The Leader’s Playbook©: Planning for, and handling, Contingencies

Premeditatio malorum – The Pre-Meditation of Evils.  A Stoic approach to planning for contingencies.

“No plan survives first contact with the enemy… or Murphy”.

Combat, business, and most certainty life never seem to go the way we want them too.  When things turn for the worse the question is two-fold; how we are going to handle the situation, and what did we do in advance to prepare for it. 

What the American Fighter Pilot and Special Operations Forces do better than anyone else in the world is plan for, and handle contingencies.  Oftentimes multiple contingencies at the same time.

Tragically these lessons have been paid for oftentimes with the blood of our Brothers and Sisters.  A famous example of this was Operation Eagle Claw, the 1979 attempt by the United States to rescue our hostages held in Iran (https://en.wikipedia.org/wiki/Operation_Eagle_Claw).

What you do in your planning efforts and how you think about, anticipate, and train for contingencies regardless of what you do in life will go a long way to ensure that Murphy does not ruin your day.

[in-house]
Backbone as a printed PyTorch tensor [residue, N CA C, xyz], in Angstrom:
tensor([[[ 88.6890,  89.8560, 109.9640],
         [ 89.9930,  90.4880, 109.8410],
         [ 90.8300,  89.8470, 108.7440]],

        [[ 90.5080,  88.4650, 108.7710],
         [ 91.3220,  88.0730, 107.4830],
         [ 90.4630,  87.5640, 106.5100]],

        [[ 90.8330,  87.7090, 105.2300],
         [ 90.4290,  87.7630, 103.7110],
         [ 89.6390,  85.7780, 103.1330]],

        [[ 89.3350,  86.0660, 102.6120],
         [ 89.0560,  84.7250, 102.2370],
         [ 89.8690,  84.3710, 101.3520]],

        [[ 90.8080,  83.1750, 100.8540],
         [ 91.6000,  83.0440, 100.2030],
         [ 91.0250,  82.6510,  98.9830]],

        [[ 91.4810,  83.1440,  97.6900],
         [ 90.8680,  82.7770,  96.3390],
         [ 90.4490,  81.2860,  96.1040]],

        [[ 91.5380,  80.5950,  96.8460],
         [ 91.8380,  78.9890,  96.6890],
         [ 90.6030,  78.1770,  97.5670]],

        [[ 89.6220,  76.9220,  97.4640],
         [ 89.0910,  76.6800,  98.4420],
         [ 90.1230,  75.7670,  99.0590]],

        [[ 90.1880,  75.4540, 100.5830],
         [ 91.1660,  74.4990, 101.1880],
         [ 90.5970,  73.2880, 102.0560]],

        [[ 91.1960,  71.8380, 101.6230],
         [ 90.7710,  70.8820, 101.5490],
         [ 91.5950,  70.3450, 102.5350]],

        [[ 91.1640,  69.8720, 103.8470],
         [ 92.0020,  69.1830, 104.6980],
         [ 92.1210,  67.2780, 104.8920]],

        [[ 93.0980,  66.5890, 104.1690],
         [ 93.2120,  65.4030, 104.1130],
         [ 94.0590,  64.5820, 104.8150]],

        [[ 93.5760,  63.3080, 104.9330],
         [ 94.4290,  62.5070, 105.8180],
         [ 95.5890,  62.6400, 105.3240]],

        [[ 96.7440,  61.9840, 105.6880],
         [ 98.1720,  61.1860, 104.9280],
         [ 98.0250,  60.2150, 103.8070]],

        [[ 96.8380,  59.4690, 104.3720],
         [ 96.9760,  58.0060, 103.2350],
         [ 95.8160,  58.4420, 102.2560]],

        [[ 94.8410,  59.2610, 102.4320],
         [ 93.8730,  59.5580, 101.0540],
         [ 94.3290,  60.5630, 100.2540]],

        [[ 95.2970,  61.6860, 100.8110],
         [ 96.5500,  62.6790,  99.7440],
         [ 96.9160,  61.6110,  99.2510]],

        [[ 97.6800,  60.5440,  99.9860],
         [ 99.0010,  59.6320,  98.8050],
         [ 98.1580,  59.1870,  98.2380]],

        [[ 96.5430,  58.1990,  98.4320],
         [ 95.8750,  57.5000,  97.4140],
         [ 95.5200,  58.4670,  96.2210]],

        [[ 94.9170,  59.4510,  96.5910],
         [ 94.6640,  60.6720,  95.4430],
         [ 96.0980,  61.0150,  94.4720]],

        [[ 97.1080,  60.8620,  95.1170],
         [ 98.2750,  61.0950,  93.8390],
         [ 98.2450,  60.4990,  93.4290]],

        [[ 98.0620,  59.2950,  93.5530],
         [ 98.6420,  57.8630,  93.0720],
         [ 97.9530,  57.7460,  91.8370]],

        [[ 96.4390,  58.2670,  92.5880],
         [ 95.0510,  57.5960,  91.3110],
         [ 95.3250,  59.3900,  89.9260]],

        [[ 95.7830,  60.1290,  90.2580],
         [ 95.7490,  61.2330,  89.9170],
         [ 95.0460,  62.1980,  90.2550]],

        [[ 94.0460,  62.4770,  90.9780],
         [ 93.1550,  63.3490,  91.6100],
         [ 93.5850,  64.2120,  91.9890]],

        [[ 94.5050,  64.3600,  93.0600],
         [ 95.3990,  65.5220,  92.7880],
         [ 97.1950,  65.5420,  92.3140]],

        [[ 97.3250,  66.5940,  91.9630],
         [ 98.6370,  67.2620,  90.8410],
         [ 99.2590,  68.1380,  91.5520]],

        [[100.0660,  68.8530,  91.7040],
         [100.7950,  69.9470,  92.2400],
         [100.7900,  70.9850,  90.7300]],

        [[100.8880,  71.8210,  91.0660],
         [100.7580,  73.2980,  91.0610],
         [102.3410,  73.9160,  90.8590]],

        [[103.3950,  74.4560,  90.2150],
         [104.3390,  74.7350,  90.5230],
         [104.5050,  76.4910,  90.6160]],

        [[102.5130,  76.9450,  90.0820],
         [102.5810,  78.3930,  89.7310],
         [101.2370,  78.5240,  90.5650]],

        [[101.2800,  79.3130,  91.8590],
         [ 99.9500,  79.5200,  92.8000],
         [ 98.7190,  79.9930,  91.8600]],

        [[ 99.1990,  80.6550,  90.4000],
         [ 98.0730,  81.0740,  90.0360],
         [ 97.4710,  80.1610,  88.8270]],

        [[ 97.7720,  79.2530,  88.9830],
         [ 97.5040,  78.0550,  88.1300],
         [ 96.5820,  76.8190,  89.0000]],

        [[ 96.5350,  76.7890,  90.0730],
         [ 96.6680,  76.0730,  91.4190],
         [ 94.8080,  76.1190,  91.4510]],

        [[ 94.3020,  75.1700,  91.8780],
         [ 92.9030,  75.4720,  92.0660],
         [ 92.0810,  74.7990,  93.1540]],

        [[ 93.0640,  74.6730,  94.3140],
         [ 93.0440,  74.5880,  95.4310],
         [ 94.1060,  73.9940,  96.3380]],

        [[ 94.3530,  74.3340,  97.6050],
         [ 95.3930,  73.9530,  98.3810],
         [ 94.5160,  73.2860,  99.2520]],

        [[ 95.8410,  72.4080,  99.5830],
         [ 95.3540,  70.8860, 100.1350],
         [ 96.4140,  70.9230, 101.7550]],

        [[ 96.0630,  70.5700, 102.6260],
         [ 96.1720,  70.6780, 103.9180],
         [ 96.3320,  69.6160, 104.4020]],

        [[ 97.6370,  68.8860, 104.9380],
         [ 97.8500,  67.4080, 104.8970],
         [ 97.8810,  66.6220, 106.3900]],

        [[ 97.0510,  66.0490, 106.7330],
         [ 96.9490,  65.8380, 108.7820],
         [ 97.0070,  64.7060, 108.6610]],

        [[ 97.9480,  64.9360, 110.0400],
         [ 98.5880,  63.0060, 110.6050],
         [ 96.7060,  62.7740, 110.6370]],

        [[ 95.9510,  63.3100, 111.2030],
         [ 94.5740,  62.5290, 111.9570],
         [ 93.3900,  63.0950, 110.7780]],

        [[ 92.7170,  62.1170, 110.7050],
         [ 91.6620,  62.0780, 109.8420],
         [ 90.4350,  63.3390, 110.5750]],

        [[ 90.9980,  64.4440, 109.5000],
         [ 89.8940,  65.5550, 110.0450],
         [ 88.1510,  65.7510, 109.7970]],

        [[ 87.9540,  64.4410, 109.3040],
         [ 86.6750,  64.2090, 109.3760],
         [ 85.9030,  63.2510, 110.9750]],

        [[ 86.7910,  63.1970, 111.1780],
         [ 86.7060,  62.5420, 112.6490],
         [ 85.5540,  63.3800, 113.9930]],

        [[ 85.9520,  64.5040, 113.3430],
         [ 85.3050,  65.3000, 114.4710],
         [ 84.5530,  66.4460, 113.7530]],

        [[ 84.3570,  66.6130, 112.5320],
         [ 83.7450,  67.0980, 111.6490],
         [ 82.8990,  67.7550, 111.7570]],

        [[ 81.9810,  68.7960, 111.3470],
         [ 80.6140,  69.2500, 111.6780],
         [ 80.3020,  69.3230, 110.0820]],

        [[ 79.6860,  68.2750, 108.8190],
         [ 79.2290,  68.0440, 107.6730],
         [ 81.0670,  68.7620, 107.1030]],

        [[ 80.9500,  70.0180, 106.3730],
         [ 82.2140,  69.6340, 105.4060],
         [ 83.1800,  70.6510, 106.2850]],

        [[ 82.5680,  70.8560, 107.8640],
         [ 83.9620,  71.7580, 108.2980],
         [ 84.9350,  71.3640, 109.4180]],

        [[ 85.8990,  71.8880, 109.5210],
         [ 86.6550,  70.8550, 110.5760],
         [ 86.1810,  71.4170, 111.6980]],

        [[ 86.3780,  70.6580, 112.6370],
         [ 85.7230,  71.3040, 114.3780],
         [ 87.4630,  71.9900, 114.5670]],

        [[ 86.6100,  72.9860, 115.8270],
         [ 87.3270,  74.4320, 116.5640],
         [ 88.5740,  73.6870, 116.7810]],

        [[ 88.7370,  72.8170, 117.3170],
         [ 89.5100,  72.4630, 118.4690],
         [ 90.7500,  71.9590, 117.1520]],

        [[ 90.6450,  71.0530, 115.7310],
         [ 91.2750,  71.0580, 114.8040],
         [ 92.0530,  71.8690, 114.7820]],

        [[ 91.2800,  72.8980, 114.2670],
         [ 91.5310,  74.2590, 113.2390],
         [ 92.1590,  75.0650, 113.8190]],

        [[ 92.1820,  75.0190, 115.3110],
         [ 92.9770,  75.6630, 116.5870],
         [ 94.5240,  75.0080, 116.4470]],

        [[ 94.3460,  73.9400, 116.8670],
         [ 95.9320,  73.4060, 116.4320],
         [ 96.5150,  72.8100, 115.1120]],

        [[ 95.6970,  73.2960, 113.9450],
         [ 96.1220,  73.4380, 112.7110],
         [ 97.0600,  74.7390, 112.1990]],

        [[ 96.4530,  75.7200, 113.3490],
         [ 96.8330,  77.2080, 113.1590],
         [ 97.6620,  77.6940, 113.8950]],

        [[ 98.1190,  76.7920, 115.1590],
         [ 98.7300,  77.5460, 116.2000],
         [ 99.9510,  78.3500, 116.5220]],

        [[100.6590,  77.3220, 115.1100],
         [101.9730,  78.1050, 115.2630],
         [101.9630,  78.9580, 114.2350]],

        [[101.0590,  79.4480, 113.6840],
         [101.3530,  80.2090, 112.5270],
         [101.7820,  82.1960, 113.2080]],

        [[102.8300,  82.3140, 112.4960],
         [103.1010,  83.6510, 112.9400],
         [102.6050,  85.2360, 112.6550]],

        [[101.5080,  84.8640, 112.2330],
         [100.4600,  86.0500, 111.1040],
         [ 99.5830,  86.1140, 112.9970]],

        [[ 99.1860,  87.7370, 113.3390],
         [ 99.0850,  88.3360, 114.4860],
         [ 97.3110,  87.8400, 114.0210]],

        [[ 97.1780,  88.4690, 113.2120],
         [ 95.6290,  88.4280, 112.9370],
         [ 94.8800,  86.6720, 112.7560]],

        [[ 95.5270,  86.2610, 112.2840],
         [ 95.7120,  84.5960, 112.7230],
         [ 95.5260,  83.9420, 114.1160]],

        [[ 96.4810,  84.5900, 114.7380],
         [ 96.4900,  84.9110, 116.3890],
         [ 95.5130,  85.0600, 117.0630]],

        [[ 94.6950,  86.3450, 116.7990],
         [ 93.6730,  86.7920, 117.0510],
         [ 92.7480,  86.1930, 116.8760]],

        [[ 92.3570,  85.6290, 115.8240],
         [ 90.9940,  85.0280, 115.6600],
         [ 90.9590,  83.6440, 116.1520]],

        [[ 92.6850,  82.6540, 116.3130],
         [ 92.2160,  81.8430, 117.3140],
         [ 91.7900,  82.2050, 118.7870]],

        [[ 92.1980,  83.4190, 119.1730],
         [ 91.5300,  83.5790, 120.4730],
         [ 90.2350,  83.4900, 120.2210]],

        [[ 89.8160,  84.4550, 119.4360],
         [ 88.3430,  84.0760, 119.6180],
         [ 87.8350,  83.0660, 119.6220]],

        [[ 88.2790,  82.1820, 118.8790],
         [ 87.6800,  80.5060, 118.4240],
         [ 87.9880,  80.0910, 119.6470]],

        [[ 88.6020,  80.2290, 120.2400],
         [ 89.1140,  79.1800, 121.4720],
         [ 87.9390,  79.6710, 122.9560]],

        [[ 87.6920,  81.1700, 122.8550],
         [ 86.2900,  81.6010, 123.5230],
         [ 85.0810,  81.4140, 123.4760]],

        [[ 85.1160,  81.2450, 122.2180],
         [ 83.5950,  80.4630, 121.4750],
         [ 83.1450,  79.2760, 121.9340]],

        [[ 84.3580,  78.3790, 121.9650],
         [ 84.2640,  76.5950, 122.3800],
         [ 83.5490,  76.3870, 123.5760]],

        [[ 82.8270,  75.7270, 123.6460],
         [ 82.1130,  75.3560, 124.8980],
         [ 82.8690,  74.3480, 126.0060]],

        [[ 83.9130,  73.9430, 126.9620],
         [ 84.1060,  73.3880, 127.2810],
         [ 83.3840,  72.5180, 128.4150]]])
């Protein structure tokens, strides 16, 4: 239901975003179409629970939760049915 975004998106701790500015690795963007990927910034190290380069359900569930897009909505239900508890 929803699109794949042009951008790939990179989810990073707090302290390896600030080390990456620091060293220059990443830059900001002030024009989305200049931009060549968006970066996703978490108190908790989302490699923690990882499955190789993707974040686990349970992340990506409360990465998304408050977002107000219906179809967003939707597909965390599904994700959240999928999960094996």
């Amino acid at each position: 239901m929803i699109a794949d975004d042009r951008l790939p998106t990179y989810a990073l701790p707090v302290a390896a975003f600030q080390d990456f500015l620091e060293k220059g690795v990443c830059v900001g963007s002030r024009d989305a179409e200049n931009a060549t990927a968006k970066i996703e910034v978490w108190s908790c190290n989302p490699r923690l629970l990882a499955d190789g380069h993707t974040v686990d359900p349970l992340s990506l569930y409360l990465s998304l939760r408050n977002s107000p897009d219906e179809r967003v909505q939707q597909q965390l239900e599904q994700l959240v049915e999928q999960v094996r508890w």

Daily ask yourself and your teams, “What specifically are we doing about the contingencies and how will we be ready for X?”.

The Author is currently serving as an active-duty military officer. Any comments or recommendations on this post or on this site are solely my personal views and do not represent the position of any branch of the United States Government.

The Leader’s Playbook-13: Never miss the opportunity to be quiet and listen.

Being self-aware is something that I work hard on every day. Years ago I realized that I (and everyone else) talks too much and that we need to all be quiet and listen.

I must be an active, patient, and thoughtful listener. I must listen for understanding both with my ears and my eyes.

And, when I do make a decision to open my mouth, I need to think deliberately about what I’m going to say, how I’m going to say it, what the context is, the content of the message, the primary (and sometimes secondary audiences), the tenor and tone I’m going to take and the timing.